A long overdue forage all of 400yards from my house has made me feel very blessed indeed.
I went with my partner with the intention of finding a few elderberries with which to make delicious cold -busting syrup (more of which anon) - maybe a few stray blackberries if we were lucky and this is what we gathered, leaving plenty for the birds and other wildlife who make the place home.
Some Rose hips - I'll show you what they became and how later
An abundance of Elderberries
and right at the end of our walk we found the most wonderful secret stash of lovely sloes ready for picking
They went straight into the freezer - all the better to yield their juices when payday comes and I can buy the necessary bottle of gin.
A generous harvest I'm sure you'll agree. So what did I do with all this stuff?
The Blackberries were easy - I filled a jar with the squashier ones, topped it up with cider vinegar, covered with a vinegar proof lid and labelled. In six weeks time I will have the most beautiful tasting vinegar which will be fabulous in a salad dressing or equally good spooned into a cupful of hot water and drunk to fend off colds. The rest were instantly combined with some windfall apples given by my neighbour and made into a delicious crumble which is always a joy.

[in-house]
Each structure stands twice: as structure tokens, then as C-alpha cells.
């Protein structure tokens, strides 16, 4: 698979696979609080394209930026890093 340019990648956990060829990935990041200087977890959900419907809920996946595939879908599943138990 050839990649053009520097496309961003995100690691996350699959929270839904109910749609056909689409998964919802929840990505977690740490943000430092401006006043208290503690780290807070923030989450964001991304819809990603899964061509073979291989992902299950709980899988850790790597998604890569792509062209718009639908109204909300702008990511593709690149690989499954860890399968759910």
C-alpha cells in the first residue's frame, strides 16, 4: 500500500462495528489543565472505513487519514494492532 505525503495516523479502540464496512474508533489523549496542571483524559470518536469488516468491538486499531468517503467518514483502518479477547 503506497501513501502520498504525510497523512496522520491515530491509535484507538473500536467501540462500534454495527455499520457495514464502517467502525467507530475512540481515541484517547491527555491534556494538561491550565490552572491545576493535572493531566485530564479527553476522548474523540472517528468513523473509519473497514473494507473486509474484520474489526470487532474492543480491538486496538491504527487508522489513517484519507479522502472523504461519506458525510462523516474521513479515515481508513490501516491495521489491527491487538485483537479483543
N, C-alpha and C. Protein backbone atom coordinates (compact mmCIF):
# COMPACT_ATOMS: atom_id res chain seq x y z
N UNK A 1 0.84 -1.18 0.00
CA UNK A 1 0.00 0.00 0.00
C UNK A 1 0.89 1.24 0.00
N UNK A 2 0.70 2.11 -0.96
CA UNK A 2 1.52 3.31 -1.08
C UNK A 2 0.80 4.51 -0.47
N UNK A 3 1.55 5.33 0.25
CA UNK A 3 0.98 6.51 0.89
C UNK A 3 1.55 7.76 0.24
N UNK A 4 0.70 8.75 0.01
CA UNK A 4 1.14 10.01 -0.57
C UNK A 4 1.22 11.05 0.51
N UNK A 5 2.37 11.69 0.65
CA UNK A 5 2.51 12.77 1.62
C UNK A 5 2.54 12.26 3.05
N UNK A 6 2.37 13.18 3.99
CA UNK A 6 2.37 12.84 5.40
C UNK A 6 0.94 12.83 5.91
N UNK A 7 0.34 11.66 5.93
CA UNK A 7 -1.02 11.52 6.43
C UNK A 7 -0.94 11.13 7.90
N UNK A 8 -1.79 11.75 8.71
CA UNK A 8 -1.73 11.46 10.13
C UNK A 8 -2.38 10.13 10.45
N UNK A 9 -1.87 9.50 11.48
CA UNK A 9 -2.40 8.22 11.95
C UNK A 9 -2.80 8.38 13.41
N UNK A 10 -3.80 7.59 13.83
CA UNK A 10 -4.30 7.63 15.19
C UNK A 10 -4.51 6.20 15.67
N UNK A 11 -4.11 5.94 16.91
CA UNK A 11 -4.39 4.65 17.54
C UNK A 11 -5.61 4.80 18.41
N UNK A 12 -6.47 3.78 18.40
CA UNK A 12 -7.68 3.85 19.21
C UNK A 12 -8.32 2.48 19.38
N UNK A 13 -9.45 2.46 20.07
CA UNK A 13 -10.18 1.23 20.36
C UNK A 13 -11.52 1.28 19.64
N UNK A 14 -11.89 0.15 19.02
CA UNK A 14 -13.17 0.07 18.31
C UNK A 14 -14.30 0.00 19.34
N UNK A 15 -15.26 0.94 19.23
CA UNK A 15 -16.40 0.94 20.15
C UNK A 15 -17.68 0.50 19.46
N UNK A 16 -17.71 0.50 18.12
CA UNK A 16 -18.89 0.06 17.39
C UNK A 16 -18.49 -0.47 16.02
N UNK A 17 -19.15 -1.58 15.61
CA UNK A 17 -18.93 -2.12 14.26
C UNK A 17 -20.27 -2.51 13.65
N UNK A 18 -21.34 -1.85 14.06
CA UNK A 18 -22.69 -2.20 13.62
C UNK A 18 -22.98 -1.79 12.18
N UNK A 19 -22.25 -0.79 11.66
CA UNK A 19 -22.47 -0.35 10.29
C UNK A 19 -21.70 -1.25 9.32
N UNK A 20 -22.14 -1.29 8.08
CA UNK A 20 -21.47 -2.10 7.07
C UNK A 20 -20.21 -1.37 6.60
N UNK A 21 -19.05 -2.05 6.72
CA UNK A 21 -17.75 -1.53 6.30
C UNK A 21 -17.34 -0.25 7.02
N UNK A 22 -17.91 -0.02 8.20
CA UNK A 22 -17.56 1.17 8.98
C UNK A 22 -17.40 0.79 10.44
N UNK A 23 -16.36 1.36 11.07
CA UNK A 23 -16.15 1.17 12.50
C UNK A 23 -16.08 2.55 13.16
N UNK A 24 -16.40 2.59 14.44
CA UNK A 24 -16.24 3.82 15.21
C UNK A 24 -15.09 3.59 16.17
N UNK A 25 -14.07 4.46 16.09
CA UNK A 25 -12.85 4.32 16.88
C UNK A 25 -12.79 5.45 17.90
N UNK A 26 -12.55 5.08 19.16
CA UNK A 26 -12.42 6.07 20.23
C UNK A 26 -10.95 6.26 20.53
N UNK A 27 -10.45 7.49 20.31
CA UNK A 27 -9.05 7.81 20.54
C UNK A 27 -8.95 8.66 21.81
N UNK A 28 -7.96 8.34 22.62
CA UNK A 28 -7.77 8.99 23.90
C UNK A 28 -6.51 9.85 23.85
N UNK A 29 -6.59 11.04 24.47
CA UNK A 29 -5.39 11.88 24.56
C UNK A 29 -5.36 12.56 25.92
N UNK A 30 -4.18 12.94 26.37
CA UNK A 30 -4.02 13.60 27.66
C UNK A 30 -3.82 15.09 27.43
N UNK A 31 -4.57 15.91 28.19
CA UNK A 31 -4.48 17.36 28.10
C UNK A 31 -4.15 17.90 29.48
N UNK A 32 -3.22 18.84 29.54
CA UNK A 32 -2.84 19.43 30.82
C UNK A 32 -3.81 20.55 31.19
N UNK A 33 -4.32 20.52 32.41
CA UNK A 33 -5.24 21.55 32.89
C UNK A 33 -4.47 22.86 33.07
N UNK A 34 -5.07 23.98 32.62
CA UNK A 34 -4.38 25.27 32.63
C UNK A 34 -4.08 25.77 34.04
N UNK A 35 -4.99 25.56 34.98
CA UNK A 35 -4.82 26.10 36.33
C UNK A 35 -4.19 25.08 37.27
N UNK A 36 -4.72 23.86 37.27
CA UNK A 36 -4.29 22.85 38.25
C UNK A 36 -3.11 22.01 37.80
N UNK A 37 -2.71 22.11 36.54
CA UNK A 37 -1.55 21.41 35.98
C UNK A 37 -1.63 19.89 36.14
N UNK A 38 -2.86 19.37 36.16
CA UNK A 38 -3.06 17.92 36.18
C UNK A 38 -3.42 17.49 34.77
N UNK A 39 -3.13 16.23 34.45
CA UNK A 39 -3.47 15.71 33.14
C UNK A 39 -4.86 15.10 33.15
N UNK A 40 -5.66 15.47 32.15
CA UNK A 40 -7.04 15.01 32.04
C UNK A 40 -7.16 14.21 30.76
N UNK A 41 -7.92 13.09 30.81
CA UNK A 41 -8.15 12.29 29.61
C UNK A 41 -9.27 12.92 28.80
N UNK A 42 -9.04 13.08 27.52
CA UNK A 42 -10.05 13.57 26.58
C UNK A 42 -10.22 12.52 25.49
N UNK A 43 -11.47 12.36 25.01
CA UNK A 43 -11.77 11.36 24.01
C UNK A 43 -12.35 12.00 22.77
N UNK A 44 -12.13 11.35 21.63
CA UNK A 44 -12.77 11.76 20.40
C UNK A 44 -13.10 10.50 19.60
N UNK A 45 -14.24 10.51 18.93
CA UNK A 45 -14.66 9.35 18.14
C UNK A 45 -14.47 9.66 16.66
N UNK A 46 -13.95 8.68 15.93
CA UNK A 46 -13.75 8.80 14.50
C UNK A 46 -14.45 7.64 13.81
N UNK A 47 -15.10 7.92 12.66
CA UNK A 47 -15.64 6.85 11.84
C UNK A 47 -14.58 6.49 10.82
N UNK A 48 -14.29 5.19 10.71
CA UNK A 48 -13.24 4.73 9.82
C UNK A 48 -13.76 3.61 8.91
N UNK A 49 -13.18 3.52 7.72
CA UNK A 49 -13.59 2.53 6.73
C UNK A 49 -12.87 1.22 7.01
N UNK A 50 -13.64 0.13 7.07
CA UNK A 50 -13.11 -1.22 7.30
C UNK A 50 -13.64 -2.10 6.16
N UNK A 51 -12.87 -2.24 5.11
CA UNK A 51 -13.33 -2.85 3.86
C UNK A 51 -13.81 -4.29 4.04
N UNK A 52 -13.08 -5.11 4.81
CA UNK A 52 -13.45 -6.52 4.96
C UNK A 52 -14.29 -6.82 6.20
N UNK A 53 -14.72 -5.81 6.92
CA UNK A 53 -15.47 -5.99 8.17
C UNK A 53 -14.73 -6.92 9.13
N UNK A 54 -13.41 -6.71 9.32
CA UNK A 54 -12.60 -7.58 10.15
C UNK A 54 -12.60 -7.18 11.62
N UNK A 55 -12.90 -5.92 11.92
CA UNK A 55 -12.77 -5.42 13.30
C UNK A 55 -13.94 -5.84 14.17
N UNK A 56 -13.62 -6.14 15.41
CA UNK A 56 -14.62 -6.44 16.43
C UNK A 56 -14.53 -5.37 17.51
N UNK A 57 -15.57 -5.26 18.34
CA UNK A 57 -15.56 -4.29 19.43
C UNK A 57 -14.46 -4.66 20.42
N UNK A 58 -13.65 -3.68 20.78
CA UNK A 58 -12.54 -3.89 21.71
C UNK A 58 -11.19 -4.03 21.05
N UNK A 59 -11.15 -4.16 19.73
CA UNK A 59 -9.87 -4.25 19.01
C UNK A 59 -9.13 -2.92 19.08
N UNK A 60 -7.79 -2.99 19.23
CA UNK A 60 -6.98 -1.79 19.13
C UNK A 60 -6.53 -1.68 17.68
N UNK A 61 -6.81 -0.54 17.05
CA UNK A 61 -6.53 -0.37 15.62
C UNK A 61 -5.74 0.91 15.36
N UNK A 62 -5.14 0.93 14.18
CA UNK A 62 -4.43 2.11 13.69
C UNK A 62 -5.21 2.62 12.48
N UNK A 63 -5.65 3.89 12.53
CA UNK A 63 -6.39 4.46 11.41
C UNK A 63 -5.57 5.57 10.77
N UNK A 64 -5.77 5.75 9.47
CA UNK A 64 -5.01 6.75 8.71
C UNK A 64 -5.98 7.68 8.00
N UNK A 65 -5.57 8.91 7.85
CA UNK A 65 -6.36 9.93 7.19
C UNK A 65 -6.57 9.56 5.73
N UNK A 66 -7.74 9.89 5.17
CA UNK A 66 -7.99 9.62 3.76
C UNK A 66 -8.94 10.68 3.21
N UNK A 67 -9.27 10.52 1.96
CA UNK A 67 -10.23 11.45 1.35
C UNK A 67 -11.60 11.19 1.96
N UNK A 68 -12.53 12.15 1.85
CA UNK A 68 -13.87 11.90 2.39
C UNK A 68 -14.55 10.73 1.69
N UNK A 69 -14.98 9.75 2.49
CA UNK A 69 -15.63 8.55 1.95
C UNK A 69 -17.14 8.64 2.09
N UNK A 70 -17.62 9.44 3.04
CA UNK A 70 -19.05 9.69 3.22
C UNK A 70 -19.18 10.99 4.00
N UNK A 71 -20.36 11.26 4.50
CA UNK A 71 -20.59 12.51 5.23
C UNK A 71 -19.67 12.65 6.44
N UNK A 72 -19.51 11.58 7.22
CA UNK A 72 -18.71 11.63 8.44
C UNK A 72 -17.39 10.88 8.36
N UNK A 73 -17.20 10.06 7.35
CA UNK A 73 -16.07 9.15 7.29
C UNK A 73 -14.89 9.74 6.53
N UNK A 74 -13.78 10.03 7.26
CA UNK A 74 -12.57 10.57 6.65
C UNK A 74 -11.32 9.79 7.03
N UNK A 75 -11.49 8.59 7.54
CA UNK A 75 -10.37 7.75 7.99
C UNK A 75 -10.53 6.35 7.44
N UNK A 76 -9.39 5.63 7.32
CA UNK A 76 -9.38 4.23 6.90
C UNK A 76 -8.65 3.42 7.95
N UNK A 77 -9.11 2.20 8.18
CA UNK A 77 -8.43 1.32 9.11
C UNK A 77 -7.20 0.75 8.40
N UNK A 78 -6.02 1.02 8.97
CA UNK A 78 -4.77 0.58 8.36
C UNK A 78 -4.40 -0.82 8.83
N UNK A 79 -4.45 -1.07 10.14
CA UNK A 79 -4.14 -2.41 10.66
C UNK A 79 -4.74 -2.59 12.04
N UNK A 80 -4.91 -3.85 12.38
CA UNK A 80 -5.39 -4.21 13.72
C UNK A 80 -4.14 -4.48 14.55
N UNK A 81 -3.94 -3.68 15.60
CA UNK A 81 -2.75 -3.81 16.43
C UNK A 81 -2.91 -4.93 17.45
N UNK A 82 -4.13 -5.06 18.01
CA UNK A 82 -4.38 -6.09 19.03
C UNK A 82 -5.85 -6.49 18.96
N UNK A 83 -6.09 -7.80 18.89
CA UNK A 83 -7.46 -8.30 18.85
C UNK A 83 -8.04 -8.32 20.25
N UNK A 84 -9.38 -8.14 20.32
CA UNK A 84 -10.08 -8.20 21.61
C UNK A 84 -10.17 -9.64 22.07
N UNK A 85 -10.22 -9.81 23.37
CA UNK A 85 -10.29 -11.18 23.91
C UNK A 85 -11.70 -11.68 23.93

The Elderberries were painstakingly de- stalked - I use a fork to do this.
There was enough to make a good few bottles of syrup - invaluable for sore throats and colds too. Either taken by the delicious spoonful or combined with just boiled water and sipped as a drink that beats those powdered over sweet cold & flu sachets by a mile.
John Gallagher from http://www.learningherbs.com/ and Mountain Rose Herbs showed me how http://www.youtube.com/watch?v=XOYzWyFGkqM
The kitchen smelled divine by now.
As for the Hawthorns I tinctured some of them in high proof Vodka to make a wonderful heart tonic and a quick search for Hugh Fearnely -Whittingstall's Haw-Sin sauce recipe which, when my sister said, when she popped in to say hello, "Makes the kitchen smell like posh ketchup!" The quantity in the recipe didn't yield much but what I did get bottled was very tasty indeed.
The rose hips became rose hip syrup with the aid of another useful and entertaining video http://www.youtube.com/watch?v=YJr-mgLELrE
Good old rose hip syrup. Packed with Vitamin C and, as certain generations of British school children will tell you, the only thing that made school Rice and Semolina puddings edible. Incidentally the darker bottles seen in this picture are filled with Elderberry syrup. If you've never made it I would say give it a go. it works as well with dried berries if you can't find fresh.